North Carolina Governor Roy Cooper released his office’s 2023-2025 state budget proposal, entitled “First in Opportunity,” on Wednesday, signaling the beginning of the formal state budget process. The proposal makes major investments in education, including $4.5 billion to fully fund years 2,3,4, and 5 of the Leandro Comprehensive Remedial Plan, as well as significant employee pay increases. “The budget includes an average 18% teacher raise over the biennium, a $1 billion plan to support mental health, the largest investment in state employee compensation in 50 years and critical funding for child care, job training, and economic development,” the Governor’s office said in a statement.
Like teachers, the budget gives principals, assistant principals, and non-instructional support personnel at least a 10% pay increase in FY 2023-24 and an additional 6% increase in FY 2024-25. Central office and non-certified employees would receive a 6.5% raise in 23-24 and another 3% in 24-25. Qualifying state and local education employees, regardless of funding source, would also receive a $1,500 job retention bonus if their annual salaries are less than $75,0000. Higher-earning employees would receive a $1,000 bonus. Other major proposed investments in the education system include the following:
High Quality Teachers ($69,860,000 in FY 2023-24; $100,560,000 in FY 24-25) — Master’s Pay Restoration; Teacher Residencies for High-Need Districts; Advanced Teaching Roles; National Board Certification; Recruitment Bonuses for Low Wealth and High Needs Schools; Teaching Fellows Program (would support up to $2,800 additional Fellows); Grow Your Own Teacher Recruitment Programs; NC New Teacher Support Program; College Advising Corps.
Finance System ($914,558,779 in FY 2023-24; $1,541,858,779 in FY 2024-25) — Children with Disabilities Funding Cap and Funding (removes the funding cap and increases the allotment); Disadvantaged Student Supplemental Funding; Low-Wealth Schools Funding; Limited English Proficiency Funding Cap Funding; Professional Development; Teaching Assistant Formula and Funding; Classroom Supplies and Textbooks; Assistant Principal Allotment; Central Office Staff Allotment; Specialized Instructional Support Personnel; Principal and Assistant Principal Pay.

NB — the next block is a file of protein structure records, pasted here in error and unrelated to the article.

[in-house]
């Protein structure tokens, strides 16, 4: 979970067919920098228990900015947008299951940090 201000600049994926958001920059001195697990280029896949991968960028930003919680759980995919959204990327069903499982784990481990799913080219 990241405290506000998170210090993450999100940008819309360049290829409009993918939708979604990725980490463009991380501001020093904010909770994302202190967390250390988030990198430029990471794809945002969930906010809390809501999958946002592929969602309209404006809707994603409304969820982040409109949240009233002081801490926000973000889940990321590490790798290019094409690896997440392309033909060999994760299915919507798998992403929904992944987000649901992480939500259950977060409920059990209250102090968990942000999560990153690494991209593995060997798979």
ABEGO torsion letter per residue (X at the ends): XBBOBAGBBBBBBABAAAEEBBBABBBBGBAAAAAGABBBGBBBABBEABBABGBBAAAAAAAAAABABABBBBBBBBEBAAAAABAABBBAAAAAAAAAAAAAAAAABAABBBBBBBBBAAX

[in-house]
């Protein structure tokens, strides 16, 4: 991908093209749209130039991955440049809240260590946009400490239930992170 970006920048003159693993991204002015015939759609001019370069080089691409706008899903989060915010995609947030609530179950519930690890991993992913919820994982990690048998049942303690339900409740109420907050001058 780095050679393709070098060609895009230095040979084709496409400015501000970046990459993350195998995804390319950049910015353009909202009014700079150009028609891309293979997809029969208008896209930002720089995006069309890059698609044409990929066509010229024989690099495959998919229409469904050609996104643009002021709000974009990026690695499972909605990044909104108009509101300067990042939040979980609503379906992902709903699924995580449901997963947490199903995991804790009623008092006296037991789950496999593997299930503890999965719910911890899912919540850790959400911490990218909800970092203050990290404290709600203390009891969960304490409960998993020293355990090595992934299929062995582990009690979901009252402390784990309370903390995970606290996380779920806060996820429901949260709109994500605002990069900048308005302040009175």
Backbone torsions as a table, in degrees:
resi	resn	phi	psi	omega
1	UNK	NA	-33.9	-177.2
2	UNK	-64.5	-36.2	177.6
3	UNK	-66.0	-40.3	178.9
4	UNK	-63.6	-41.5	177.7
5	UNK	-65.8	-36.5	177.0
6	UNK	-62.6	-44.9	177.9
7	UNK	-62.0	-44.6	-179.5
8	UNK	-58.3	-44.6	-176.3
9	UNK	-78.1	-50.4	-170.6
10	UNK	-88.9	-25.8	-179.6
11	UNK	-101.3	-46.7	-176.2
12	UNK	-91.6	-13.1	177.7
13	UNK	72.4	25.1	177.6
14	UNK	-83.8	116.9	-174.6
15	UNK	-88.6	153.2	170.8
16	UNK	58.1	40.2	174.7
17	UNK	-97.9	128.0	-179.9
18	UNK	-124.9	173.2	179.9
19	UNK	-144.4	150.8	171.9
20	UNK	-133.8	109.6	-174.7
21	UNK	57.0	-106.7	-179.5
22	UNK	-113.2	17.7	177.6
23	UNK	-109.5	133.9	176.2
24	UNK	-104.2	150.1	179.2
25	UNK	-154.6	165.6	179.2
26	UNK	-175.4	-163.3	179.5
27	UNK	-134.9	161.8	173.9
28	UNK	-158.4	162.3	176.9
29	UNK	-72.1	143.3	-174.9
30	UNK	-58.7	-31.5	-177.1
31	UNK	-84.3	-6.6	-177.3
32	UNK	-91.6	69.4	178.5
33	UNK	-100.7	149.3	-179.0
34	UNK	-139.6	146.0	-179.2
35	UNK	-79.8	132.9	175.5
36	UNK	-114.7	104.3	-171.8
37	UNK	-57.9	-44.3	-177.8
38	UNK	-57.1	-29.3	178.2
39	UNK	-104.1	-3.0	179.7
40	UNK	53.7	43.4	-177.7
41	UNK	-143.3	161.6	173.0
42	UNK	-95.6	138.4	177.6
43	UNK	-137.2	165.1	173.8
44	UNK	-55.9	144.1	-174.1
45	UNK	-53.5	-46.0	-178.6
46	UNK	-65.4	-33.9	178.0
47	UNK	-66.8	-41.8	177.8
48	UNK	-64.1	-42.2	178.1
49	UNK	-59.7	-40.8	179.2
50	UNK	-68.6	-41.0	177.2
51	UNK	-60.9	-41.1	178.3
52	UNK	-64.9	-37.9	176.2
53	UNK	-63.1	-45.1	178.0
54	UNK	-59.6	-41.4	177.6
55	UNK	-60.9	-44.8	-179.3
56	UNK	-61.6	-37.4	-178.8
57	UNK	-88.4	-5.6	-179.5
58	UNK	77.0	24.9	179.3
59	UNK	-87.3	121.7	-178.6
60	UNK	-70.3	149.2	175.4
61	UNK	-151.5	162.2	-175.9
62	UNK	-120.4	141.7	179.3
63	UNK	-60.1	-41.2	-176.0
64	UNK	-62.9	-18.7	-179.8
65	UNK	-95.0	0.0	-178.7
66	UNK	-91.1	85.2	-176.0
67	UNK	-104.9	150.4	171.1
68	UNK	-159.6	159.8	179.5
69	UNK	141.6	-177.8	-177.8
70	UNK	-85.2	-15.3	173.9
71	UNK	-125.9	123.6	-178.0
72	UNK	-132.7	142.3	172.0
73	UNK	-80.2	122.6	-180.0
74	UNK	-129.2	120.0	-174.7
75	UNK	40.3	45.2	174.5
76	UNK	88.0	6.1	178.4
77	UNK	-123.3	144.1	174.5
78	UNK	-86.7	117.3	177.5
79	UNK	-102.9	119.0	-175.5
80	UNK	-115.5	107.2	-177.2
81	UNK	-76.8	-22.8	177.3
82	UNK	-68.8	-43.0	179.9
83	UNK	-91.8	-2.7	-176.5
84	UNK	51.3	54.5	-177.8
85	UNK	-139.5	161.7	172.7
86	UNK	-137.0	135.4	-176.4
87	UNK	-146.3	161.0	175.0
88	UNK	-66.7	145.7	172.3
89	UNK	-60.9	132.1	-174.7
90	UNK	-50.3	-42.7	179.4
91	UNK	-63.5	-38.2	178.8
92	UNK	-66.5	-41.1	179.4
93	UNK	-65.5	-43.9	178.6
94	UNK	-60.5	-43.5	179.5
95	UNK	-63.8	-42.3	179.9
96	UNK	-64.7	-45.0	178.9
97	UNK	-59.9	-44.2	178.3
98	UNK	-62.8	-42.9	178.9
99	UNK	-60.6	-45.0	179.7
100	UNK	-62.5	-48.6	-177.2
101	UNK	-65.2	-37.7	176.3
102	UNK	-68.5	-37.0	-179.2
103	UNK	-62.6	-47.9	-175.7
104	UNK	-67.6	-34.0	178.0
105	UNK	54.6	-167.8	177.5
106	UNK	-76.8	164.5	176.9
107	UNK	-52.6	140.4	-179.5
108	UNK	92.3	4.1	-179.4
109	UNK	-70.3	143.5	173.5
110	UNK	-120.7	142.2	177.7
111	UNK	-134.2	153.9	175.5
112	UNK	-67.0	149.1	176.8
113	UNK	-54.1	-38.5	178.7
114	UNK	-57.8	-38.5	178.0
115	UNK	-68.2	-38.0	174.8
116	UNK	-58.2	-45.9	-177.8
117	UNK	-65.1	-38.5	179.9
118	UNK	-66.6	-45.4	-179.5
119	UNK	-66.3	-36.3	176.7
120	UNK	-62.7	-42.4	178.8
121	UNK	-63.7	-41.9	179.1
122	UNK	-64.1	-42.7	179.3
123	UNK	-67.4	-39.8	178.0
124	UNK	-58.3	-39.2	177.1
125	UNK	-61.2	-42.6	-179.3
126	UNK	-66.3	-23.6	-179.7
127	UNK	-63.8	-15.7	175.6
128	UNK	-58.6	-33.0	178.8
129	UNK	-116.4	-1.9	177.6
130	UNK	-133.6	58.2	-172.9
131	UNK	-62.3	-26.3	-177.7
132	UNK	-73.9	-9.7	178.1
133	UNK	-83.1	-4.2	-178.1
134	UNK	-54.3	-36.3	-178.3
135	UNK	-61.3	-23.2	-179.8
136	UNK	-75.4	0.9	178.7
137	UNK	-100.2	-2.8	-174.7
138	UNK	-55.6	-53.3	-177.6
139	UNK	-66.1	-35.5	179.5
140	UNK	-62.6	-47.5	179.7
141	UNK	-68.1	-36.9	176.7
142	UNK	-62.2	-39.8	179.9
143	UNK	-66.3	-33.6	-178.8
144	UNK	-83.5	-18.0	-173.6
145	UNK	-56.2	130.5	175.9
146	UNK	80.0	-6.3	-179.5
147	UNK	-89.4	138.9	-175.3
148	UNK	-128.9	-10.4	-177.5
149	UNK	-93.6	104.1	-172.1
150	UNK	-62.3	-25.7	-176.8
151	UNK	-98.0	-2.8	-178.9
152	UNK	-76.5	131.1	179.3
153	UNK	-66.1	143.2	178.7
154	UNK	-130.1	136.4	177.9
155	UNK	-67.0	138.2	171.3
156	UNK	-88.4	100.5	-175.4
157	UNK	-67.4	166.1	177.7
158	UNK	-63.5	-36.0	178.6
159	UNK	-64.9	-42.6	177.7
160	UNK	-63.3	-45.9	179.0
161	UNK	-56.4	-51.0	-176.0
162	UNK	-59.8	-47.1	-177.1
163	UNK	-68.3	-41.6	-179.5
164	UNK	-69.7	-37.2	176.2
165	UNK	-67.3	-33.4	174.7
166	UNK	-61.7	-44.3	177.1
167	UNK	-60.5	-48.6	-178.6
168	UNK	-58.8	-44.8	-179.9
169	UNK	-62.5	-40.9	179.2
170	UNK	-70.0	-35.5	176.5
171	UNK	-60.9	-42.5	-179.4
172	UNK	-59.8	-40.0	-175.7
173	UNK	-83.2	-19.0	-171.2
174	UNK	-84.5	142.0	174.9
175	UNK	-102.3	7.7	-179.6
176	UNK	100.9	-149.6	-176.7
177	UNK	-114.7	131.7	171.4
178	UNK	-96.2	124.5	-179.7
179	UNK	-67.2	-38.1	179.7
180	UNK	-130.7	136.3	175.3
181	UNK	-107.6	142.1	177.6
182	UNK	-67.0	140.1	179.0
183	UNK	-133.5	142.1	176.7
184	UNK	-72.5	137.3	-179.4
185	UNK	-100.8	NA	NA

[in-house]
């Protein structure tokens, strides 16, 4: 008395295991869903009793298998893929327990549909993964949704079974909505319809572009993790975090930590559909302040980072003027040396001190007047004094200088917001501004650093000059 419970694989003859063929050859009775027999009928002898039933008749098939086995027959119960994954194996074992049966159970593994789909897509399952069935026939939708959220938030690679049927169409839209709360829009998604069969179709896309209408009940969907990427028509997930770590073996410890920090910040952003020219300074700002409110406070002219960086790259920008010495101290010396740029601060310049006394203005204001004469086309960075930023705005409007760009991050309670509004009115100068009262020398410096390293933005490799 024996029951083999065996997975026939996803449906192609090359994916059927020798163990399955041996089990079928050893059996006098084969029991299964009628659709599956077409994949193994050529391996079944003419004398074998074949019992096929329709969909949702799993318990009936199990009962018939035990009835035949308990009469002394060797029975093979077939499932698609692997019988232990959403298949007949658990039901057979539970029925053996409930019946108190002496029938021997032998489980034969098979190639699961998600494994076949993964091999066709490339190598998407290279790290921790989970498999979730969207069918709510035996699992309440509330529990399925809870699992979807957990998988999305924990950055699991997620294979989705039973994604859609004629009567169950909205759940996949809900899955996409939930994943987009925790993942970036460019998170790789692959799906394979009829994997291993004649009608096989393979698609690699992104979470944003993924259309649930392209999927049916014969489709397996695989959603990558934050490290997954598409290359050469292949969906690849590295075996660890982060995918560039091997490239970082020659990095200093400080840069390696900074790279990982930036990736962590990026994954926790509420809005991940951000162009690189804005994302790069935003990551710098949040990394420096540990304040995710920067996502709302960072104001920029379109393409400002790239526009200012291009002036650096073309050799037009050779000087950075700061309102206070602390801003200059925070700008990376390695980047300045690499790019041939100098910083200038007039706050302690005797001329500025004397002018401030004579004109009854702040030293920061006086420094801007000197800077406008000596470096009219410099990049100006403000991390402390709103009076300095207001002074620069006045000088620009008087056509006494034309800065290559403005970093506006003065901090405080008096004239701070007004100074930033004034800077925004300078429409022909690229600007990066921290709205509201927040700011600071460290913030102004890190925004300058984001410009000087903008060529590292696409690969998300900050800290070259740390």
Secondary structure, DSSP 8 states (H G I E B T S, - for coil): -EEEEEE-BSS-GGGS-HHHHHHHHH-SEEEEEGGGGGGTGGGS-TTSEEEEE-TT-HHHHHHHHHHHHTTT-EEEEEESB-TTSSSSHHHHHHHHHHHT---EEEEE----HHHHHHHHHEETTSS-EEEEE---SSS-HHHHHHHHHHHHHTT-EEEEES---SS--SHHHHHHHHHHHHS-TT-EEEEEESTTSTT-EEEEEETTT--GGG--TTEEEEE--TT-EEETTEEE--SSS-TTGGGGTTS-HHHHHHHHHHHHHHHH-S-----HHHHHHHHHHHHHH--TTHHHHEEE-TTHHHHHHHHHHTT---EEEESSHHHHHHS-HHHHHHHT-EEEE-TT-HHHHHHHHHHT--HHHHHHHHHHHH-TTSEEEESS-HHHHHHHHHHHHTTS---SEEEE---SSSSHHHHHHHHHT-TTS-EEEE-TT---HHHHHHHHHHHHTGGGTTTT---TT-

Assistance and Turnaround ($59,766,904 in FY 2023-24; $81,663,733 in FY 2024-25) — District and Regional Support; Community Schools; Reduced-Price Lunch Co-Pays.
Early Childhood Learning Opportunities ($333,220,000 (R) + $750,000 (NR) in FY 2023-24; $611,220,000 (R) + $250,000 (NR) in FY 2024-25) — NC Pre-K; Early Intervention; Birth-Age 3 Learning Pilot and Evaluation; Smart Start and Child Care Subsidy Rate Floor; Family Connects Expansion; Child Care WAGE$; Child Care Workforce Recruitment; Pre-K to K Transitions; Collaborative Family Engagement Plans; Early Childhood Data Systems and Technical Assistance.
Postsecondary and Career Alignment ($38,500,000 in FY 2023-24; $63,500,000 in FY 2024-25) — Revise Funding for NC Virtual Public School; Career and Technical Education Credentials; Career Development Coordinators in Grades 6-12.
While state lawmakers have been working for weeks behind the scenes on their own budget proposals, the release of the Governor’s plan can be seen as the “official” start to budget negotiations between his office, the state House of Representatives, and the state Senate. Seemingly ahead of its typical schedule, the House is expected to release its budget proposal in the next few weeks, with the Senate proposal hopefully to follow shortly thereafter.
It is not yet known how much of the Governor’s budget proposal will ultimately be included in the final state budget package, as the Governor’s plan greatly exceeds the spending limits recently agreed upon by Republican legislative leaders in light of the forecasted $3.1 billion revenue surplus. The House and Senate agreed to spend no more than $29.7 billion in FY 2023-24 (a 6.5% increase over the current fiscal year’s budget) and no more than $30.8 billion in FY 2024-25 (another 3.75% increase). In comparison, the Governor’s plan would spend almost $33 billion next year (an 18% increase) and $34.2 billion the following year (an additional 3.9% increase).
Senate leader Phil Berger (R-Rockingham) called the proposal “an irresponsible, unserious proposal from a lame-duck governor who wants future North Carolinians to pick up his tab.” House leader Tim Moore (R-Cleveland) also criticized the Governor’s proposed spending, stating, “The General Assembly will continue on the fiscally responsible path that has made our state attractive to so many.”
Regarding the Governor’s latest budget proposal, NC Association of School Administrators (NCASA) Executive Director Katherine Joyce shared, “Our organization and members are encouraged by the Governor’s proposal for significant and focused investments in our public schools and their personnel. We hope that he and General Assembly leaders can reach a bipartisan agreement to include many of these recommendations in the final budget to enhance the state’s overall support of K-12 education in North Carolina.”